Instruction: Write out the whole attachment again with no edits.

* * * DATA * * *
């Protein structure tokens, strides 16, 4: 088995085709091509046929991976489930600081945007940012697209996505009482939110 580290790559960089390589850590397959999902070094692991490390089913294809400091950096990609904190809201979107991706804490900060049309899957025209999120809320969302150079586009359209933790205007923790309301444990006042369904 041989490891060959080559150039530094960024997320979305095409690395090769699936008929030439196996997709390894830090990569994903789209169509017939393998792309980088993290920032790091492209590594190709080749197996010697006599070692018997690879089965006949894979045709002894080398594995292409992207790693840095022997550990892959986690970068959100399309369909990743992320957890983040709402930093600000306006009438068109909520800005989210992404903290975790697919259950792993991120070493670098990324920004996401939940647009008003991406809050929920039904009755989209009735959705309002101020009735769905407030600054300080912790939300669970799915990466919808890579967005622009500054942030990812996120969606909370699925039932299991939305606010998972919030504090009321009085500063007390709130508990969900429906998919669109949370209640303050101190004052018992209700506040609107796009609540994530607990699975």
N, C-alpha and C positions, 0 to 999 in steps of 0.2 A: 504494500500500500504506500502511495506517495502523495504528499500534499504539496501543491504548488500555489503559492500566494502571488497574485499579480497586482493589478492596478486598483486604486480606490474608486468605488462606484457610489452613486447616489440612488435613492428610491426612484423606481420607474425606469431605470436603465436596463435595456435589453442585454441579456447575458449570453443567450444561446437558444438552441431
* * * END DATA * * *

């Protein structure tokens, strides 16, 4: 088995085709091509046929991976489930600081945007940012697209996505009482939110 580290790559960089390589850590397959999902070094692991490390089913294809400091950096990609904190809201979107991706804490900060049309899957025209999120809320969302150079586009359209933790205007923790309301444990006042369904 041989490891060959080559150039530094960024997320979305095409690395090769699936008929030439196996997709390894830090990569994903789209169509017939393998792309980088993290920032790091492209590594190709080749197996010697006599070692018997690879089965006949894979045709002894080398594995292409992207790693840095022997550990892959986690970068959100399309369909990743992320957890983040709402930093600000306006009438068109909520800005989210992404903290975790697919259950792993991120070493670098990324920004996401939940647009008003991406809050929920039904009755989209009735959705309002101020009735769905407030600054300080912790939300669970799915990466919808890579967005622009500054942030990812996120969606909370699925039932299991939305606010998972919030504090009321009085500063007390709130508990969900429906998919669109949370209640303050101190004052018992209700506040609107796009609540994530607990699975």
N, C-alpha and C positions, 0 to 999 in steps of 0.2 A: 504494500500500500504506500502511495506517495502523495504528499500534499504539496501543491504548488500555489503559492500566494502571488497574485499579480497586482493589478492596478486598483486604486480606490474608486468605488462606484457610489452613486447616489440612488435613492428610491426612484423606481420607474425606469431605470436603465436596463435595456435589453442585454441579456447575458449570453443567450444561446437558444438552441431